University heads defend quality of graduates
UNIVERSITY PRESIDENTS have moved to defend standards in higher education amid allegations of significant grade inflation and concerns raised by US multinationals about the quality of graduates.
The seven presidents say they do not dispute the increase in higher degrees but say this can be explained by a variety of factors – including more transparent assessment and wider access to learning materials.
College heads say they are concerned at recent statements calling into question the quality of Irish university graduates.
“The general implication of these statements that the grades awarded to students are unmerited is largely based on the fact that the proportion of students achieving higher grades has increased over time.
“This detracts from the hard- won achievements of students and distracts from the real issues facing higher education institutions as they struggle to maintain the student experience against a backdrop of falling investment.”
Minister for Education Batt O’Keeffe will today give the Dáil details of the Department of Education report into grade inflation. This is expected to highlight a dramatic increase in first-class honours degrees since 1994 and significant grade inflation in Leaving Cert results from 1995 until about 2005, when it began to stabilise.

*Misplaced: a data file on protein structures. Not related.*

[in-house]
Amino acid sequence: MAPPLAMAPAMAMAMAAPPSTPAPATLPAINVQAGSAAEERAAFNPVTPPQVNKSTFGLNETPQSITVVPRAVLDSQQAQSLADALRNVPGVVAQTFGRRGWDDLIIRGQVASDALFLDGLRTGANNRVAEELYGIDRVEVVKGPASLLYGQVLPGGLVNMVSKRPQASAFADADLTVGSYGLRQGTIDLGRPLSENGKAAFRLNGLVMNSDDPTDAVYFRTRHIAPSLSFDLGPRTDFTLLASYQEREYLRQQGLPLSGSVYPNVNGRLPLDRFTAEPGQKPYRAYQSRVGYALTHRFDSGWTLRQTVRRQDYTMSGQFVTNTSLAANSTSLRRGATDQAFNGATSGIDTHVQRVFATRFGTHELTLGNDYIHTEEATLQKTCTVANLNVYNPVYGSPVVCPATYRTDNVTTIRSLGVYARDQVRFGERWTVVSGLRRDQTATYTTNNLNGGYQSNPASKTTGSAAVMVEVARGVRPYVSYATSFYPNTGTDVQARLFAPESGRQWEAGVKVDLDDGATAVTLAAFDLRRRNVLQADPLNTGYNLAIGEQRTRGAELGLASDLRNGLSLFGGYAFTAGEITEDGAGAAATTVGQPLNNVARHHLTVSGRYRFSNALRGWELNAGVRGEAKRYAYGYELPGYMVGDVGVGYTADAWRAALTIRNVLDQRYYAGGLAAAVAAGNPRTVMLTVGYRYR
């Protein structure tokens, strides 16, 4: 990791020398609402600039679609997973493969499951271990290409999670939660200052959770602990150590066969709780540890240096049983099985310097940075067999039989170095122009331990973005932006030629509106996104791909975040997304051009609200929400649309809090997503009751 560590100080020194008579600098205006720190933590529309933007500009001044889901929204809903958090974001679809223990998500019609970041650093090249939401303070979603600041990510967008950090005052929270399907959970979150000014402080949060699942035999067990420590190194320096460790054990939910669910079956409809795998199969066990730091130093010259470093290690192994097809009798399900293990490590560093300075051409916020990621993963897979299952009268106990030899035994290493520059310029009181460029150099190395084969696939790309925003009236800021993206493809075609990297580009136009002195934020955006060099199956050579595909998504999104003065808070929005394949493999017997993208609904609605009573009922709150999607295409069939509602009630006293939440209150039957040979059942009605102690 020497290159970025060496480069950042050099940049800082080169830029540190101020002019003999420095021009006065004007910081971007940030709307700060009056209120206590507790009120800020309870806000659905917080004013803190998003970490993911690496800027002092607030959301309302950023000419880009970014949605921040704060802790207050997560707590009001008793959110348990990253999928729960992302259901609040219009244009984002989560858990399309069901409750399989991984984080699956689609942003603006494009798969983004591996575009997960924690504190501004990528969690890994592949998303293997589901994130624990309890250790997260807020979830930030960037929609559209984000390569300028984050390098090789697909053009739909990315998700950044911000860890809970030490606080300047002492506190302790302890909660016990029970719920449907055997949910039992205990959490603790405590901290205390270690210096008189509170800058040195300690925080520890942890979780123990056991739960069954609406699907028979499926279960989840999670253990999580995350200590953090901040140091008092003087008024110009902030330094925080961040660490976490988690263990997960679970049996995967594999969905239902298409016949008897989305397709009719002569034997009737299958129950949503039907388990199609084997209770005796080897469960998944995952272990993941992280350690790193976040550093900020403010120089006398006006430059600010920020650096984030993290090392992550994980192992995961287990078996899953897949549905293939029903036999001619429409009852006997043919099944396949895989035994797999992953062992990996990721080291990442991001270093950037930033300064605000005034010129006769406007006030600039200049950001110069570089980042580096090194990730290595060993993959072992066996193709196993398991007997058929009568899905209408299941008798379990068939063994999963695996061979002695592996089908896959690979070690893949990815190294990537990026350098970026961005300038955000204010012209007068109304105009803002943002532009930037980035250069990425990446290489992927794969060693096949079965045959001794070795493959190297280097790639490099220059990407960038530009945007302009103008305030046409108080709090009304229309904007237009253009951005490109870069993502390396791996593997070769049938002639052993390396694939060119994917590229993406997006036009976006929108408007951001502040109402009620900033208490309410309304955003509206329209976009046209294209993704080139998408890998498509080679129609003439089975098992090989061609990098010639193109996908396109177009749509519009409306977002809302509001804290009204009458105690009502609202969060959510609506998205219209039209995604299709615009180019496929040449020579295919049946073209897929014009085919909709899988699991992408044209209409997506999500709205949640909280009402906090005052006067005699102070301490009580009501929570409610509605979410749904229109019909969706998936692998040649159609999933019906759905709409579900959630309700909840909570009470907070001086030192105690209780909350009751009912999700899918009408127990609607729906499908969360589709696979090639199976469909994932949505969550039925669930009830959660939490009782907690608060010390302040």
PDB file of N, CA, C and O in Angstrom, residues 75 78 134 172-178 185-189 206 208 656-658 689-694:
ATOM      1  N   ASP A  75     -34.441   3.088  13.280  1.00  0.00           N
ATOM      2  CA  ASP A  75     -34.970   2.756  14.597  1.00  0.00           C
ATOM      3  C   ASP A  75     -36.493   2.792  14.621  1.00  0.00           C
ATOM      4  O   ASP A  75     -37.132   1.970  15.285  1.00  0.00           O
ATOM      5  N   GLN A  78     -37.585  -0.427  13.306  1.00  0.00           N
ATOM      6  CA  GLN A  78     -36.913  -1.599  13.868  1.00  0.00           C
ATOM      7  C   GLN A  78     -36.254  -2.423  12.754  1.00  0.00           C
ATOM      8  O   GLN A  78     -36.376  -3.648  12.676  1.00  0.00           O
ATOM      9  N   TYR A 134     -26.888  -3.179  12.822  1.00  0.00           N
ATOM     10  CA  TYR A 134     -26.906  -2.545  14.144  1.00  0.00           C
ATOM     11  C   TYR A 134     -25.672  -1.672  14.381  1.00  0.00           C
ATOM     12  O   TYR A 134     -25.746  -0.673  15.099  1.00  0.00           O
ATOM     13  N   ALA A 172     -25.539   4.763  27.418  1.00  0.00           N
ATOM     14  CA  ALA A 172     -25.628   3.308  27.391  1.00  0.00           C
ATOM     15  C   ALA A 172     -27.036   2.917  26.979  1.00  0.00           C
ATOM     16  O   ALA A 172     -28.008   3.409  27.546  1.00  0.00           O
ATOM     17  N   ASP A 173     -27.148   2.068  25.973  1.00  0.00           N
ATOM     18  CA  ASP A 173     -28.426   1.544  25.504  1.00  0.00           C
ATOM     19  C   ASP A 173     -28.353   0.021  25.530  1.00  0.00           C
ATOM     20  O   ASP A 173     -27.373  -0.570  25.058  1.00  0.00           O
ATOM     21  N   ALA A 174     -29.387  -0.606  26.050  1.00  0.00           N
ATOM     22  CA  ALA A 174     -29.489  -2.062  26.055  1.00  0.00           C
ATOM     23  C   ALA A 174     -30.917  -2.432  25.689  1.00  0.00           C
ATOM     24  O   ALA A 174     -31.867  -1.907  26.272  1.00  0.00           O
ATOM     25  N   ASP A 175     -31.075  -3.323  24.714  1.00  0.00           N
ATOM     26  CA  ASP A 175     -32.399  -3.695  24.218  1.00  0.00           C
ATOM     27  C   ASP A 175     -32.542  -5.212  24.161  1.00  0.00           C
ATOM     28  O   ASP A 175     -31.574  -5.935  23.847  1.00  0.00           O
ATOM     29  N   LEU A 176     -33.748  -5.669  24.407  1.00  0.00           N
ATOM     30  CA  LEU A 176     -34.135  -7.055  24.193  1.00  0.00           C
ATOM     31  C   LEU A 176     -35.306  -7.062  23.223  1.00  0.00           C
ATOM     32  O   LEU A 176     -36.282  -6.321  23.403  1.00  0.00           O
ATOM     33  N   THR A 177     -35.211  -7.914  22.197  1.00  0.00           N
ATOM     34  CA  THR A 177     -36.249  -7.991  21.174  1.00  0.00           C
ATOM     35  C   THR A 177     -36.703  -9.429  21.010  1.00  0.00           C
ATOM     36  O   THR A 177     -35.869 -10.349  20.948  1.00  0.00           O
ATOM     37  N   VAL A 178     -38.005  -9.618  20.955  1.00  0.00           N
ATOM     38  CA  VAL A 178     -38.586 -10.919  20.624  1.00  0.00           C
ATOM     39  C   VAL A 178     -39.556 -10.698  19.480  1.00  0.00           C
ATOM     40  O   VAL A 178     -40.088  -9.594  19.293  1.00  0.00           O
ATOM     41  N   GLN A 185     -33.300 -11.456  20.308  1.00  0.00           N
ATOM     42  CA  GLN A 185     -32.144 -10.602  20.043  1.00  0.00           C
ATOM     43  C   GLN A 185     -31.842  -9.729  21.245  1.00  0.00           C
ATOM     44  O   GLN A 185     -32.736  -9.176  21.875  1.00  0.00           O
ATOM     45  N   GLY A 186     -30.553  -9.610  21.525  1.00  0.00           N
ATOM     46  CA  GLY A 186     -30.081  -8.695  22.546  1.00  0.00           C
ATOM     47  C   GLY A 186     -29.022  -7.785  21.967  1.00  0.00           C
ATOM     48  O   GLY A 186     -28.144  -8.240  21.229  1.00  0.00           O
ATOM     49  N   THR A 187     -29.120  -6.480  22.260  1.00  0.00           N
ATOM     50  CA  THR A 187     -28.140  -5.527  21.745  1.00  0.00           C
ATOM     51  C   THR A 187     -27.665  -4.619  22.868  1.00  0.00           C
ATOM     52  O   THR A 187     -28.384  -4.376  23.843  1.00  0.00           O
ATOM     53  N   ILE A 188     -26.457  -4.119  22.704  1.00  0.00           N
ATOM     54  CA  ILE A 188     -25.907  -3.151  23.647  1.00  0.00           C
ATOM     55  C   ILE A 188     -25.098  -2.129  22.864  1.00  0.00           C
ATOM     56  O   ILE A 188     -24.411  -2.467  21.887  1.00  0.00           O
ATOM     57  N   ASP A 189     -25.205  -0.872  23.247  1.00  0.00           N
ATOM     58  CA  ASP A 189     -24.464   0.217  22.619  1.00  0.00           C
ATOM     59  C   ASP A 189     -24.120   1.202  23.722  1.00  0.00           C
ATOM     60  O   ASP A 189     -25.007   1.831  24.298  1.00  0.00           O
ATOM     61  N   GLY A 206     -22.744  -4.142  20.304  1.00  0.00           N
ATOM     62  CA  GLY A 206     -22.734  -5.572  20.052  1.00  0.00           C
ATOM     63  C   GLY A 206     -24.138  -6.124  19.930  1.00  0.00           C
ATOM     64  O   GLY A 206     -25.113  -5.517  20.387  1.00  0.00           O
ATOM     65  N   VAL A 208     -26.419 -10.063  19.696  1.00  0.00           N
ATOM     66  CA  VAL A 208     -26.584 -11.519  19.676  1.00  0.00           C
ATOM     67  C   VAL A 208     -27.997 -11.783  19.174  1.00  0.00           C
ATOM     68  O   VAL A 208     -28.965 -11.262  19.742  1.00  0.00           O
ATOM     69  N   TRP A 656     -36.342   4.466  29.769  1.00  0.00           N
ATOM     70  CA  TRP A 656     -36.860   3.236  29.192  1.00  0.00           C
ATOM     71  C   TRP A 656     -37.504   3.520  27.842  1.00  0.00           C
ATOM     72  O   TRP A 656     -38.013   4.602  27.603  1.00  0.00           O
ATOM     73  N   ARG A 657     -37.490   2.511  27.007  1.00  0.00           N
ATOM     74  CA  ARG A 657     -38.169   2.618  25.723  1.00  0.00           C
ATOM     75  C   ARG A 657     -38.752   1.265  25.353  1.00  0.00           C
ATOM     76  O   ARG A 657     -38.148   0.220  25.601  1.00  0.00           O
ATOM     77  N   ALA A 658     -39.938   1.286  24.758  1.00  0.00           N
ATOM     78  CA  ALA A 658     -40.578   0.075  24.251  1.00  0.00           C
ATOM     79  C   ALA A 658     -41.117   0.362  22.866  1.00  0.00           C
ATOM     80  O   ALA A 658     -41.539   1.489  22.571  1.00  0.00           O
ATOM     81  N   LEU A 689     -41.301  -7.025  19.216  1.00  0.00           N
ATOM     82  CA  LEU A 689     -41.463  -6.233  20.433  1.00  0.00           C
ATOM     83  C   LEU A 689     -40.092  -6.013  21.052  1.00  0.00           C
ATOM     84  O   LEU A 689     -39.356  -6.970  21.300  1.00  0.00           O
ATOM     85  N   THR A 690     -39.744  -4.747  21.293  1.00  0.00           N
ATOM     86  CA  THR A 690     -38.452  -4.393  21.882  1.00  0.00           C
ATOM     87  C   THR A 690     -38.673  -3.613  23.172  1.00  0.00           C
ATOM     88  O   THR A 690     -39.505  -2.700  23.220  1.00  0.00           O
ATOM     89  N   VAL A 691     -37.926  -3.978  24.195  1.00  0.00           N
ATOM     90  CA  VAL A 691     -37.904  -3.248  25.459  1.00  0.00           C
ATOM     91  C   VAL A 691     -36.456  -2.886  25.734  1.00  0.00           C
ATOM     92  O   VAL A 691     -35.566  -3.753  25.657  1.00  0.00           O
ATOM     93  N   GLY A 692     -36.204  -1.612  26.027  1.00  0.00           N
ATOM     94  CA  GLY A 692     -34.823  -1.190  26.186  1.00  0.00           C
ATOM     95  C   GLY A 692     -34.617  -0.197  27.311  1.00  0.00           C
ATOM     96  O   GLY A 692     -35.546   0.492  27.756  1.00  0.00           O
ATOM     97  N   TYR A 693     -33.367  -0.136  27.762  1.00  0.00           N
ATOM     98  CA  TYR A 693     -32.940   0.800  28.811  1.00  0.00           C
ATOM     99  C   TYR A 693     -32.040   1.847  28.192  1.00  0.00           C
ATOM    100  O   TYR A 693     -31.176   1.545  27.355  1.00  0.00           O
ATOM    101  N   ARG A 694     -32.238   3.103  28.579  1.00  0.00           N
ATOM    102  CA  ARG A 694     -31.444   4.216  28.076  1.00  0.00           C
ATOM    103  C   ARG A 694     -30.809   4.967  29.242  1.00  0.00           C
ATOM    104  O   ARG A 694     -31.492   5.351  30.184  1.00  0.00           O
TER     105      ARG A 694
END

Last night’s statement issued by the group’s representative body the Irish Universities Association comes after reports that US multinationals are reluctant to recruit graduates from some Irish universities and institutes of technology because of declining standards .
A senior executive at Google, John Herlihy, has said that while the company recruits in all seven Irish universities, it recruits principally from three – UCD, Trinity and UCC.
The Irish Universities Association says some of the data reported in the media on grade inflation – including an internal TCD study – exaggerates the level of increase which has taken place.
University presidents say there are several factors including:
more transparent assessment strategies and instruments, more feedback on student performance and, in general, better information for students;
a greater ease of access to learning materials, through communications technology, availability of e-learning resources, podcasting and on-line material;
a significantly increased emphasis on graduate education which creates demands for higher achievement at undergraduate level in order to secure entry to master’s and PhD programmes;
the spreading of the assessment load through semesterisation with a stronger link between learning and its assessment;
a revised approach to marking within the NUI universities to bring their marking schemes into line with international practice;
an increasing number of honours degree programmes, and
a growing cohort of motivated and focused mature students.
The association says the procedures for quality assurance and enhancement in all the universities are widely regarded as best practice in Europe.